The arbitrageur's world is a complicated one, and it might have served Lowenstein well to slow down and explain in greater detail the complex terms of the more exotic species of investment flora that cram the book's pages. However, much of the intrigue of the Long-Term story lies in its dizzying pace (not to mention the dizzying amounts of money won and lost in the fund's short lifespan). Lowenstein's smooth, conversational but equally urgent tone carries it along well. The book is a compelling read for those who've always wondered what lay behind the Fed's controversial involvement with the LTCM hedge-fund debacle. --S. Ketchum--This text refers to an alternate kindle_edition edition.
From Publishers Weekly
Copyright 2000 Reed Business Information, Inc. --This text refers to an alternate kindle_edition edition.
- ASIN : B000FC1KZC
- Publisher : Random House; 1st edition (Jan. 18 2001)
- Language : English
- File size : 1041 KB
- Text-to-Speech : Enabled
- Screen Reader : Supported
- Enhanced typesetting : Enabled
- X-Ray : Enabled
- Word Wise : Enabled
- Sticky notes : On Kindle Scribe
- Print length : 288 pages
- Best Sellers Rank: #54,361 in Kindle Store (See Top 100 in Kindle Store)
- Customer Reviews:
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Top reviews from Canada
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This book was referred to in several others I've read about '08 crisis so I had to buy it and I'm glad I did. Definitely going to re-read.
I went back to my prof and told him that real-world people don't use Black-Scholes (or BS for short). We got into a heated argument - Theory vs. Practice. I would highly recommend this book for anyone serious about investing. One of my favorites!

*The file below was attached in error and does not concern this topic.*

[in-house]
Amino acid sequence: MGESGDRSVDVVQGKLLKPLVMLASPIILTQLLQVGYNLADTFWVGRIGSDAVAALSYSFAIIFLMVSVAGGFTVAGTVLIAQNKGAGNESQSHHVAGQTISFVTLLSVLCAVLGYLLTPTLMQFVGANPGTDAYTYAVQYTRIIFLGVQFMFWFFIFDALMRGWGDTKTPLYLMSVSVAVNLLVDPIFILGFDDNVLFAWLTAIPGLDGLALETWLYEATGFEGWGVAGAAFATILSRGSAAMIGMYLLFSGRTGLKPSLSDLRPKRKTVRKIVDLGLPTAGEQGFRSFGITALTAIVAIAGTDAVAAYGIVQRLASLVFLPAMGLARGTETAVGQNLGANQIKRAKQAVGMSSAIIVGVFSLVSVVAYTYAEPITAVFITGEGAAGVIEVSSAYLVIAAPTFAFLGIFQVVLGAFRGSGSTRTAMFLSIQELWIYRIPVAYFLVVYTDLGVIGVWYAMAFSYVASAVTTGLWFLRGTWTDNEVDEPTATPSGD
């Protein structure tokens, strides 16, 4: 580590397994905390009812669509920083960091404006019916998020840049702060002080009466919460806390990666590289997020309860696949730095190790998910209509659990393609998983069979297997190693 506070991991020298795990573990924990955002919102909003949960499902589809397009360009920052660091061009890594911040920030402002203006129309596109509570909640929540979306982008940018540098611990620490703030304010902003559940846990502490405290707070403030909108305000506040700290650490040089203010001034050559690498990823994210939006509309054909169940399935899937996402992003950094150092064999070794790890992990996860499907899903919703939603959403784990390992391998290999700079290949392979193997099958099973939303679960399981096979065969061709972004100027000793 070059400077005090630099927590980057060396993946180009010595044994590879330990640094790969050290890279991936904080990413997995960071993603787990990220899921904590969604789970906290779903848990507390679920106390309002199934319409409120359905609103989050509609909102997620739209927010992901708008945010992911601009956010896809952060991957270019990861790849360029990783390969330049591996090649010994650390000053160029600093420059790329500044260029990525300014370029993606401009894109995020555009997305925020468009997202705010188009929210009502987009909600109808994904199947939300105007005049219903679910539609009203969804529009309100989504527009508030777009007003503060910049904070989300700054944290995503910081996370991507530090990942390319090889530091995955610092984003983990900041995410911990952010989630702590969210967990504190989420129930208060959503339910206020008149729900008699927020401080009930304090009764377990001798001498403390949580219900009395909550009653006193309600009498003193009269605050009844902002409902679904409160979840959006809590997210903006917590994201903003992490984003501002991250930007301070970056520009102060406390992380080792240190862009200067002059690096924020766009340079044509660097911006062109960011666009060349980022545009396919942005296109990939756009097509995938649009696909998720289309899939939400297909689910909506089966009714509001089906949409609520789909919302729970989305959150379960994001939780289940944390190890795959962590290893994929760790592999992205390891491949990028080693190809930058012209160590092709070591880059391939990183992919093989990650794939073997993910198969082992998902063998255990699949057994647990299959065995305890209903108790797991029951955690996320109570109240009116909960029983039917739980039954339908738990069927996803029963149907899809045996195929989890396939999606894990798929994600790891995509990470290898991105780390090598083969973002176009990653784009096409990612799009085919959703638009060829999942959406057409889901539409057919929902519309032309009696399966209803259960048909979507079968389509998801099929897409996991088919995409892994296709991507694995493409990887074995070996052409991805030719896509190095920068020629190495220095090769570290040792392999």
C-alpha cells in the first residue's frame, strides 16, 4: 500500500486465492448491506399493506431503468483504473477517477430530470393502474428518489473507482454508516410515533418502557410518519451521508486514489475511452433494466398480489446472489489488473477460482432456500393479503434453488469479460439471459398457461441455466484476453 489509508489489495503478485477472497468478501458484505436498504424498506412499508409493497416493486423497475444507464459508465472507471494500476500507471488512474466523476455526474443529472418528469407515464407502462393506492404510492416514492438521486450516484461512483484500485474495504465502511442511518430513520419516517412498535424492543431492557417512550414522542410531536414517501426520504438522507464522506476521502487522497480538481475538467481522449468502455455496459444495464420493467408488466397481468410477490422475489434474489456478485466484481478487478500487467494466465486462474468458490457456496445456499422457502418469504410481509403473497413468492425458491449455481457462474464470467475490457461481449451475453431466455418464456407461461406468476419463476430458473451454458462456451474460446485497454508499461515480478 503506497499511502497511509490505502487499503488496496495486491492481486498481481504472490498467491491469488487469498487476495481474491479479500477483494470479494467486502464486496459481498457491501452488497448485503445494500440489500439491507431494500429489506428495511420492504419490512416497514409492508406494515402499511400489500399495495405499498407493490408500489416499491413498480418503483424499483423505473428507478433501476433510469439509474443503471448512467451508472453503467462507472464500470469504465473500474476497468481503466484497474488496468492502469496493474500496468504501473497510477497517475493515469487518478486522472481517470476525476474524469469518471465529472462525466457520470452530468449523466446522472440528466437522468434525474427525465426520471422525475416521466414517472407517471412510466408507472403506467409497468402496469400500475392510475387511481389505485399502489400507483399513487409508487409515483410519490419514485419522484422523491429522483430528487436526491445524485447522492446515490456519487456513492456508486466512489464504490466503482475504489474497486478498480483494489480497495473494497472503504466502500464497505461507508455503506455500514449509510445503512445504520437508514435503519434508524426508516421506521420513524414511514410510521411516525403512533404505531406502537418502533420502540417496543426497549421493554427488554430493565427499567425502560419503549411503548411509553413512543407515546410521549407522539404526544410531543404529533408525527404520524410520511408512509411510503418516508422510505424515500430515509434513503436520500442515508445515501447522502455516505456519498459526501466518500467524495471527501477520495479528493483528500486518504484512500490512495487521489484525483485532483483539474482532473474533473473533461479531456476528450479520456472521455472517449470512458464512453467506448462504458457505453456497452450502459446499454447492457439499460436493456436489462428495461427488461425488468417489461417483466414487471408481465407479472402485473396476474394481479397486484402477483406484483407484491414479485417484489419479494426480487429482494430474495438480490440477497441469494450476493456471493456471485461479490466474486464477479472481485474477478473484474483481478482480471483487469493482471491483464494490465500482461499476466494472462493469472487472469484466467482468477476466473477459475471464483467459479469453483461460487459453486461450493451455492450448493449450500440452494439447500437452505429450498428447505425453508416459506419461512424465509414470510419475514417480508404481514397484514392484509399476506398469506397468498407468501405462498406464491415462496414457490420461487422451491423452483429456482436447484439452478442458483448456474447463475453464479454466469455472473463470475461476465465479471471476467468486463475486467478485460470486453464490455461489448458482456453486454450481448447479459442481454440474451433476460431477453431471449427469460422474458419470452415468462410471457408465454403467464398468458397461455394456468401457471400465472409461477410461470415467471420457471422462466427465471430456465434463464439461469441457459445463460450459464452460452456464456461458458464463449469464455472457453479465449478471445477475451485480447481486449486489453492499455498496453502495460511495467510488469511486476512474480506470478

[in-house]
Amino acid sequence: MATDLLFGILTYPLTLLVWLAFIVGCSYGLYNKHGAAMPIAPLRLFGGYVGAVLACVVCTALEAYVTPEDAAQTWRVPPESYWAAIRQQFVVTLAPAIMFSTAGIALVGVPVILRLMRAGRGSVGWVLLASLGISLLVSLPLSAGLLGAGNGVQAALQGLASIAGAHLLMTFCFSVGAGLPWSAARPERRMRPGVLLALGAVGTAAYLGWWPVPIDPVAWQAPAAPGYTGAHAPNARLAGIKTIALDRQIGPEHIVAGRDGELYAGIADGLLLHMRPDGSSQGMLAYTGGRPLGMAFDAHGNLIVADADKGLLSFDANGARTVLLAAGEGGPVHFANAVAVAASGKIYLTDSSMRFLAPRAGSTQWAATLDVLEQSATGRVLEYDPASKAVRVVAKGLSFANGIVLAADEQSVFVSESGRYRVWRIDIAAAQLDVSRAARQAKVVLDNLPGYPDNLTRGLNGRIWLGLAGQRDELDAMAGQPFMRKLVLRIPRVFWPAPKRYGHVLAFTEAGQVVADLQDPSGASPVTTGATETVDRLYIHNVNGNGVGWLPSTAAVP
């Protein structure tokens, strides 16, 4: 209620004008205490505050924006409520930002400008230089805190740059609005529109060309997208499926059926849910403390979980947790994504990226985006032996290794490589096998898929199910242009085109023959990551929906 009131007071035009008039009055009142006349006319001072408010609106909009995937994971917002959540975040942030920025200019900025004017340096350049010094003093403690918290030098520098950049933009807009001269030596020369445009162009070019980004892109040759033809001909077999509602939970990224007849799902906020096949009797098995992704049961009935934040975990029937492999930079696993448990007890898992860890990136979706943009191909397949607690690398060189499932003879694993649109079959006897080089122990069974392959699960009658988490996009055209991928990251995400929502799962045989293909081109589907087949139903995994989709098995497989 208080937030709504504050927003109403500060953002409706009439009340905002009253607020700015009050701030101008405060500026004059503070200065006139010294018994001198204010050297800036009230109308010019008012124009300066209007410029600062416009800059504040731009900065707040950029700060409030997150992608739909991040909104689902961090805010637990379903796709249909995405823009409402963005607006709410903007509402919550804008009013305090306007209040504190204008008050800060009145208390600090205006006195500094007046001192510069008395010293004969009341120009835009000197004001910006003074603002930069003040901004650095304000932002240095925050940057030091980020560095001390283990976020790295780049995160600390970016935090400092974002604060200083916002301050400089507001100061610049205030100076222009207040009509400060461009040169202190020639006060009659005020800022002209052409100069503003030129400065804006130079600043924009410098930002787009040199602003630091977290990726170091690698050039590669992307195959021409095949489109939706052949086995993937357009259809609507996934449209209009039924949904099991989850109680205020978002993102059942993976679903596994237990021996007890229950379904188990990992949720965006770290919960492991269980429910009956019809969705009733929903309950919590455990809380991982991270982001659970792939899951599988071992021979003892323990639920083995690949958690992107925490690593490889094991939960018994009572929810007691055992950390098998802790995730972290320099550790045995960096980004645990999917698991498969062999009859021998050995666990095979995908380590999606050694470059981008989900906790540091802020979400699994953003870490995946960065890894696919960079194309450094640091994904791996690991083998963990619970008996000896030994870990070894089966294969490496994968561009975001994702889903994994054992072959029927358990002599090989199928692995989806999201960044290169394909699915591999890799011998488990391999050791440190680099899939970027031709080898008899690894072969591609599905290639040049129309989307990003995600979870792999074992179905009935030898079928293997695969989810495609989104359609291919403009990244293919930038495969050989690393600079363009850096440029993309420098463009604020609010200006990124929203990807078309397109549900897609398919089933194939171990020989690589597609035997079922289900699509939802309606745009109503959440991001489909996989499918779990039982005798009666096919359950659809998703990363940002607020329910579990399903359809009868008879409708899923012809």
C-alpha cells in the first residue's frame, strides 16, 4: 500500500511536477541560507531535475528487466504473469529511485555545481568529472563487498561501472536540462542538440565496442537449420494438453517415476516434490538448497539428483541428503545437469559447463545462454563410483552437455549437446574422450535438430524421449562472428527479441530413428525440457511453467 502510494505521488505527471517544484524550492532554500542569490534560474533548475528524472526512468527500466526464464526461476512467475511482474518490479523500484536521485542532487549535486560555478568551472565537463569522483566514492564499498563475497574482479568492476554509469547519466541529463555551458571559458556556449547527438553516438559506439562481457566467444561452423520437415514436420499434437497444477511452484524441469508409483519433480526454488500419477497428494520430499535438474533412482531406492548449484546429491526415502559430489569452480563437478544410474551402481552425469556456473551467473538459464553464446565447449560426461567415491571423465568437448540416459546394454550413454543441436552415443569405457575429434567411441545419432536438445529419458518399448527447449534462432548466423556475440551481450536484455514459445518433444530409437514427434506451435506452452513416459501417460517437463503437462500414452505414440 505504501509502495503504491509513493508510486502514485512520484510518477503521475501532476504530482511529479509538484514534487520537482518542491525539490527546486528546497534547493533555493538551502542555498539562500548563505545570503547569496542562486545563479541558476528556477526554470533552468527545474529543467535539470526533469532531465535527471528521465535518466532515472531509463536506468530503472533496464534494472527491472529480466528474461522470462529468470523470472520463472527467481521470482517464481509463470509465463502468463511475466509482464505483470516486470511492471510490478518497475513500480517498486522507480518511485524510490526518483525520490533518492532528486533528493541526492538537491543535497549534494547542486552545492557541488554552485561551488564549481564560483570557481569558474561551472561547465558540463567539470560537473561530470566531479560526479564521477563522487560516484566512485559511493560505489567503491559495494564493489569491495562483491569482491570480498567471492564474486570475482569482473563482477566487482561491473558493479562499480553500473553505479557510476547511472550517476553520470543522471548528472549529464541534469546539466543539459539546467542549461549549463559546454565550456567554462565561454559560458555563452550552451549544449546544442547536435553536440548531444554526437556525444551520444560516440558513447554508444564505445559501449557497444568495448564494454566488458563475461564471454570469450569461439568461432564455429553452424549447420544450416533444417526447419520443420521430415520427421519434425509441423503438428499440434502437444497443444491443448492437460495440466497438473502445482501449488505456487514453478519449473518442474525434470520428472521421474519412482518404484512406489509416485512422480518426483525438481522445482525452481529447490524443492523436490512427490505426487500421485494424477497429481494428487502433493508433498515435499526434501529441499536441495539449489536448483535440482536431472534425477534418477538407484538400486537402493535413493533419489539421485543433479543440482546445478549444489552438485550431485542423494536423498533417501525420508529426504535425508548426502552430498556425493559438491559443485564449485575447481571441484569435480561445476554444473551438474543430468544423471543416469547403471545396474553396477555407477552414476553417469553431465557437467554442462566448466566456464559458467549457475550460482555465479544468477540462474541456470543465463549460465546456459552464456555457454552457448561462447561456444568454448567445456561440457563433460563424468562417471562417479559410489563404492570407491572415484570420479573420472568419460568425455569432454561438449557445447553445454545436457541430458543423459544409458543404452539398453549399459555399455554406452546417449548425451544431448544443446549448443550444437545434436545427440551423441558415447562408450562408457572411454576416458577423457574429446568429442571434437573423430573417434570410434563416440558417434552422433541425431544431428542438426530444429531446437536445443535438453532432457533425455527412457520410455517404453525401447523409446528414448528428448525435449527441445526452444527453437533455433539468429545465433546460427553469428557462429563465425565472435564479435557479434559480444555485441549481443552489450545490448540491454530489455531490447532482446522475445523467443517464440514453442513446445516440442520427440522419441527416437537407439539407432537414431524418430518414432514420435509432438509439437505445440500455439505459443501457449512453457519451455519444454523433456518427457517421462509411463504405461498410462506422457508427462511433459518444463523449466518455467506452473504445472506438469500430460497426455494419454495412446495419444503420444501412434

Top reviews from other countries
The book starts off, first, talking about how the fund started and then the addition of the few 'head' traders/speculators. They made a huge number of bids in a boat load of financial instruments betting that price 'differences' will eventually converge to equilibrium. Their basis was the efficient market hypothesis, which postulates that markets will eventually converge to a steady state. With their money and self worth on the line, they borrowed an obscene amount of money to bet on the very small oppurtunities that exist (picking up pennies on the road behind a bulldozer). They made a lot of money in return and the banks never failed to lend them more getting a few pennies of their own.
The fall came when an event that is fairly common in global markets happen, crisises. In this case, the default of the Russian debt and hyper inflation. Since LTCM was so levered, and they bet markets would converge, when their bets diverged, they got destroyed. No one wanted to take on any risk and they were there to take all the beating.
A lovely read all the way and bit of foresight on what would happen to the new LTCM once the 2008 financial crash happened.